A third vote will be taken on the Bristol County Water Authority's legal contract, the agency announced on Thursday.
Board Chairman Allen Klepper confirmed in an interview that the 4-3 vote taken on Jan. 16 — the second time in a month that the group voted on the matter — was one "aye" vote short of the number needed to approve the contract, according to state law.
"We need to take another vote," Klepper said. "Usually, in the past, we have voted on almost all issues with a majority of a quorum."
However, Executive Director Pamela Marchand issued a statement on Thursday that explained the contract requires a majority of five votes.
In the statement, Marchand wrote that "a discrepancy was discovered" between the agency's by-laws and the state law governing the agency, the Bristol County Water Act.
The by-laws — essentially the rulebook for the BCWA — state: "any action to be taken by the Authority may be authorized by resolution approved by a majority of the members of the Board of directors present at any regular or special meeting at which a quorum is present."
Since there were seven board members present on Wednesday night, four votes would be enough to approve the contract under the by-laws.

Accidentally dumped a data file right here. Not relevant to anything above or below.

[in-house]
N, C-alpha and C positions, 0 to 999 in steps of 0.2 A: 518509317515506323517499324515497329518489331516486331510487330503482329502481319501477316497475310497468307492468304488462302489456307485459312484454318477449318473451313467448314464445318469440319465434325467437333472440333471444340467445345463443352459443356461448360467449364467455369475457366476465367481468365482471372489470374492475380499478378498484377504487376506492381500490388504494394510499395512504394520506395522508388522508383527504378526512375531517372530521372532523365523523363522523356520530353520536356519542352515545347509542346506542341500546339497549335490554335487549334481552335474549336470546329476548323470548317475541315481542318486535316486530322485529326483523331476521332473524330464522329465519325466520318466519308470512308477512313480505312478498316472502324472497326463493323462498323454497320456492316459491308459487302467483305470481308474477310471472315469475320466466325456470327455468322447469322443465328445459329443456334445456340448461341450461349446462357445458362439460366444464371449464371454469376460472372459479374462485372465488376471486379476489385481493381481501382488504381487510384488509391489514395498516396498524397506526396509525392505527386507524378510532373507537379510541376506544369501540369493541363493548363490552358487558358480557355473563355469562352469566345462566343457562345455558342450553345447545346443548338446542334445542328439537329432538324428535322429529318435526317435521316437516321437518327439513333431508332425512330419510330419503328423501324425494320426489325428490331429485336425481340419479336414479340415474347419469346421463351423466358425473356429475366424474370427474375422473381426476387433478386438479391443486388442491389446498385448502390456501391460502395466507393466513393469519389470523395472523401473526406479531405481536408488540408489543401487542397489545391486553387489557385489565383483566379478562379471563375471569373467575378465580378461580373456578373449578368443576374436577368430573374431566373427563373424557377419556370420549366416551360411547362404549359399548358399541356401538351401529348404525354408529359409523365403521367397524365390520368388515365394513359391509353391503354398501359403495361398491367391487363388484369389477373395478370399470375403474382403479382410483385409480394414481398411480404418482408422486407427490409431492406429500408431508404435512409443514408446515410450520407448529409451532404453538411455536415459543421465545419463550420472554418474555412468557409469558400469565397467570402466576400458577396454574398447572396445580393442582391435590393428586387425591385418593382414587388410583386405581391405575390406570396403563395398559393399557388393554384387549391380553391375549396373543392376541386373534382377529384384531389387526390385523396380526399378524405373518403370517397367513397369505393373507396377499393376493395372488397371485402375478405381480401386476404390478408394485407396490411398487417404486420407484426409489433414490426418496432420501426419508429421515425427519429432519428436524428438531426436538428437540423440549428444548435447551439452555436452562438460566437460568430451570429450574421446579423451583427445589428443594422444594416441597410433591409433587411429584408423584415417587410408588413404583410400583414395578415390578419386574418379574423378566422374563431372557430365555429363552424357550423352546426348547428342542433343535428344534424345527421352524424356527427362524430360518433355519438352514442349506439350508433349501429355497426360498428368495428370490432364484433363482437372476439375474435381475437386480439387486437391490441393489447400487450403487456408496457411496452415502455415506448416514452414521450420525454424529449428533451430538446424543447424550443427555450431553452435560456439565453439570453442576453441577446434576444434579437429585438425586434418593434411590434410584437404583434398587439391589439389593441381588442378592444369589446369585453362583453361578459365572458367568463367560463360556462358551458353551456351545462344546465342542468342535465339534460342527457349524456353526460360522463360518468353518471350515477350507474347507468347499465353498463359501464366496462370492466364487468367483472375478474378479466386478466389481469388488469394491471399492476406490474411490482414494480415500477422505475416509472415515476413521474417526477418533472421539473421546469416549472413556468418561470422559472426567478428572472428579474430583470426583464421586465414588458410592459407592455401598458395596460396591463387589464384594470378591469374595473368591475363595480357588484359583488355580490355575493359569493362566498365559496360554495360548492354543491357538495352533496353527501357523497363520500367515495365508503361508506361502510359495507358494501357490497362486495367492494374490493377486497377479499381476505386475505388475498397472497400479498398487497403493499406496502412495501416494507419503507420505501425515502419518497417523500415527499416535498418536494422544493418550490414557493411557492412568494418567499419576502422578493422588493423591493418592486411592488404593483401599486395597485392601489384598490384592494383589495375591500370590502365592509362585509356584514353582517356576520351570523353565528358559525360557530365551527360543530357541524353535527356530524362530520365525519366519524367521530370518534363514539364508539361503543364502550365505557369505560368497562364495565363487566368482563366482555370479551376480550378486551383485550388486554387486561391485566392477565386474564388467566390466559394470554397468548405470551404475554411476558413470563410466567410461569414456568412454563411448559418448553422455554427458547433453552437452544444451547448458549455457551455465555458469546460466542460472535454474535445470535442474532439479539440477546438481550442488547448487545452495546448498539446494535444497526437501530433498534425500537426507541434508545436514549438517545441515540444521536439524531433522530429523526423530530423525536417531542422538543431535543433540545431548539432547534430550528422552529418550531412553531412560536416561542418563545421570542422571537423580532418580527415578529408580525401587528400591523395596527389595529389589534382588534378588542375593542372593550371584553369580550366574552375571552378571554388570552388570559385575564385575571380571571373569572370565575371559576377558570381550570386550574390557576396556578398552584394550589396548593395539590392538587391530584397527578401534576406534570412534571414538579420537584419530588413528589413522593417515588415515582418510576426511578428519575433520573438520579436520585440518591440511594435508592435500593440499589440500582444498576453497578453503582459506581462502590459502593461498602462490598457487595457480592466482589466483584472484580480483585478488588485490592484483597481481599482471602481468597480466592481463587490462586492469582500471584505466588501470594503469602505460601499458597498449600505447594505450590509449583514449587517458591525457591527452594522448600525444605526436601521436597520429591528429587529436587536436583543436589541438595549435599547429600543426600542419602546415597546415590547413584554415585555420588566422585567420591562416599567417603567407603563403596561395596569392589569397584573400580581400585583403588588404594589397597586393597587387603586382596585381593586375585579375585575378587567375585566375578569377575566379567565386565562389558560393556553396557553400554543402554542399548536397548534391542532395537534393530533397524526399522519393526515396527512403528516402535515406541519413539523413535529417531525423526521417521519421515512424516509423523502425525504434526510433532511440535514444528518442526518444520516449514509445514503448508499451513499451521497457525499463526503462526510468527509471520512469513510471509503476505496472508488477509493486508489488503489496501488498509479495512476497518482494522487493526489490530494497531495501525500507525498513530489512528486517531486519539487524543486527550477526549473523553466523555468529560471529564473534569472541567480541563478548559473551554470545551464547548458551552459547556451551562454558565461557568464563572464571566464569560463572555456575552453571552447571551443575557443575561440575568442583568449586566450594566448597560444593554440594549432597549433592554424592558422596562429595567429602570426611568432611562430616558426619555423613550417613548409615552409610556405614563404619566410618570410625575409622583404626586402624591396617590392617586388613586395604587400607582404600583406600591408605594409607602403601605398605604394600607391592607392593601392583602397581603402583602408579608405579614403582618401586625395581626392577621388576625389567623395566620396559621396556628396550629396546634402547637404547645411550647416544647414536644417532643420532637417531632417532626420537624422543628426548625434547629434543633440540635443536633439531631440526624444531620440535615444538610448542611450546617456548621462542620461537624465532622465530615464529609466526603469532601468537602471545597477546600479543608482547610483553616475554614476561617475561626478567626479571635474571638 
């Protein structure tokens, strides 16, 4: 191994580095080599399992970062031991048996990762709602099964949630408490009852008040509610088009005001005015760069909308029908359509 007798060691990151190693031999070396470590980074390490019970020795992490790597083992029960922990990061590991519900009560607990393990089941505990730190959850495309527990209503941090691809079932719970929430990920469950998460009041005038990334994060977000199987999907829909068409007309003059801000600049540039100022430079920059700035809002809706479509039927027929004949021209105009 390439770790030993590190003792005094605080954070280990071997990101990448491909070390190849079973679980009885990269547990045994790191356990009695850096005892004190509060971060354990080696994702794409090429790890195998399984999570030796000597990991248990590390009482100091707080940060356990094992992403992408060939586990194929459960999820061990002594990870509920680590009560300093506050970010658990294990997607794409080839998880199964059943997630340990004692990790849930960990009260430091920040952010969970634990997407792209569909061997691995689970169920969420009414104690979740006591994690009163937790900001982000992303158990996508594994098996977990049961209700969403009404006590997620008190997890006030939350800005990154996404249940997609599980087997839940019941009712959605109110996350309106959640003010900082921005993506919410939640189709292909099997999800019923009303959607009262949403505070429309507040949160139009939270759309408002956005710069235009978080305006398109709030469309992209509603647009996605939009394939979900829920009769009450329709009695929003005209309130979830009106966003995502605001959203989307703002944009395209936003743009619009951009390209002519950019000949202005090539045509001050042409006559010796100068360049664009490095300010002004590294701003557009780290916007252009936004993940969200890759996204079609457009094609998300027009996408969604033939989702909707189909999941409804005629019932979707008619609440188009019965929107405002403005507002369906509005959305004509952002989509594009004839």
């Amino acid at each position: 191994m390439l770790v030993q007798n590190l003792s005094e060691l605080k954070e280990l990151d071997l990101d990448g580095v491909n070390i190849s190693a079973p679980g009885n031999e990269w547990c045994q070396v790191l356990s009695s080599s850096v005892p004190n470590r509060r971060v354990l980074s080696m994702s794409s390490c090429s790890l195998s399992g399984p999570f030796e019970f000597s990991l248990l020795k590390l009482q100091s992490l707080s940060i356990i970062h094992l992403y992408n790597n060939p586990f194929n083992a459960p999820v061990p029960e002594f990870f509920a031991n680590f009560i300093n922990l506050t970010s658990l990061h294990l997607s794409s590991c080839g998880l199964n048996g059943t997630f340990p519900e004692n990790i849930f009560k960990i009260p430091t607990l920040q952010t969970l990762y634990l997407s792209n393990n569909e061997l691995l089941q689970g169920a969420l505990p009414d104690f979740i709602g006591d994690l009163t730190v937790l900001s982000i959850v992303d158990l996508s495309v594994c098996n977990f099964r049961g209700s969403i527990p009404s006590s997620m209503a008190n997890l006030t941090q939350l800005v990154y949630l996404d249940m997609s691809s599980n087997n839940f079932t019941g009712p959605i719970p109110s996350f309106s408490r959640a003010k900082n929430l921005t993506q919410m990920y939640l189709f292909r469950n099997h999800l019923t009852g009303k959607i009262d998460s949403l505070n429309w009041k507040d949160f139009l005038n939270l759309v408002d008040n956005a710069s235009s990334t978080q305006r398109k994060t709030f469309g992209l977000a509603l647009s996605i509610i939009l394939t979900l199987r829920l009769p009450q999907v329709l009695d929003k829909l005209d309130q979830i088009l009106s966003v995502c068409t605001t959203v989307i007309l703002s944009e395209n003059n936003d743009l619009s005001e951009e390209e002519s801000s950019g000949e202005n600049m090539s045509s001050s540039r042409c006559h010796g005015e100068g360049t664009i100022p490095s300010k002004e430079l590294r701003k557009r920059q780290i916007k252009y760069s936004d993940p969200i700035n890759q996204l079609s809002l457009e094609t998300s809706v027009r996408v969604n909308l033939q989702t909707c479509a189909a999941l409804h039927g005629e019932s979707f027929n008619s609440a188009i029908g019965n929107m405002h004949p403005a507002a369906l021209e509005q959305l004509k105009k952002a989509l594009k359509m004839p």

However, the state law requires "a resolution [to be] approved by not less than five of the directors at any regular or special meeting at which a quorum is present," meaning that the legal services pact needed five votes to pass.
"Therefore, in order to concur with both the By-Laws and the BCW Act, the Board of Directors of the Bristol County Water Authority will hold a new Vote on the legal services, whereby five (5) votes will be needed to take action," Marchand said in the statement.
On Jan. 16, Klepper and board members John Jannitto of Warren, Paul Bishop of Bristol, and Vice Chairman William Gosselin voted in favor of renewing the BCWA contract with Cameron & Mittleman.
Kevin Fitta and Robert Allio of Barrington, and Ray Palmieri of Warren voted against.
Allio switched from his previous vote.
The board decided to hold the second vote after residents complained about the handling of the initial vote on Dec. 20, claiming that a Dec. 18 session was held illegally because it had not been properly advertised under the Rhode Island Open Meetings Law.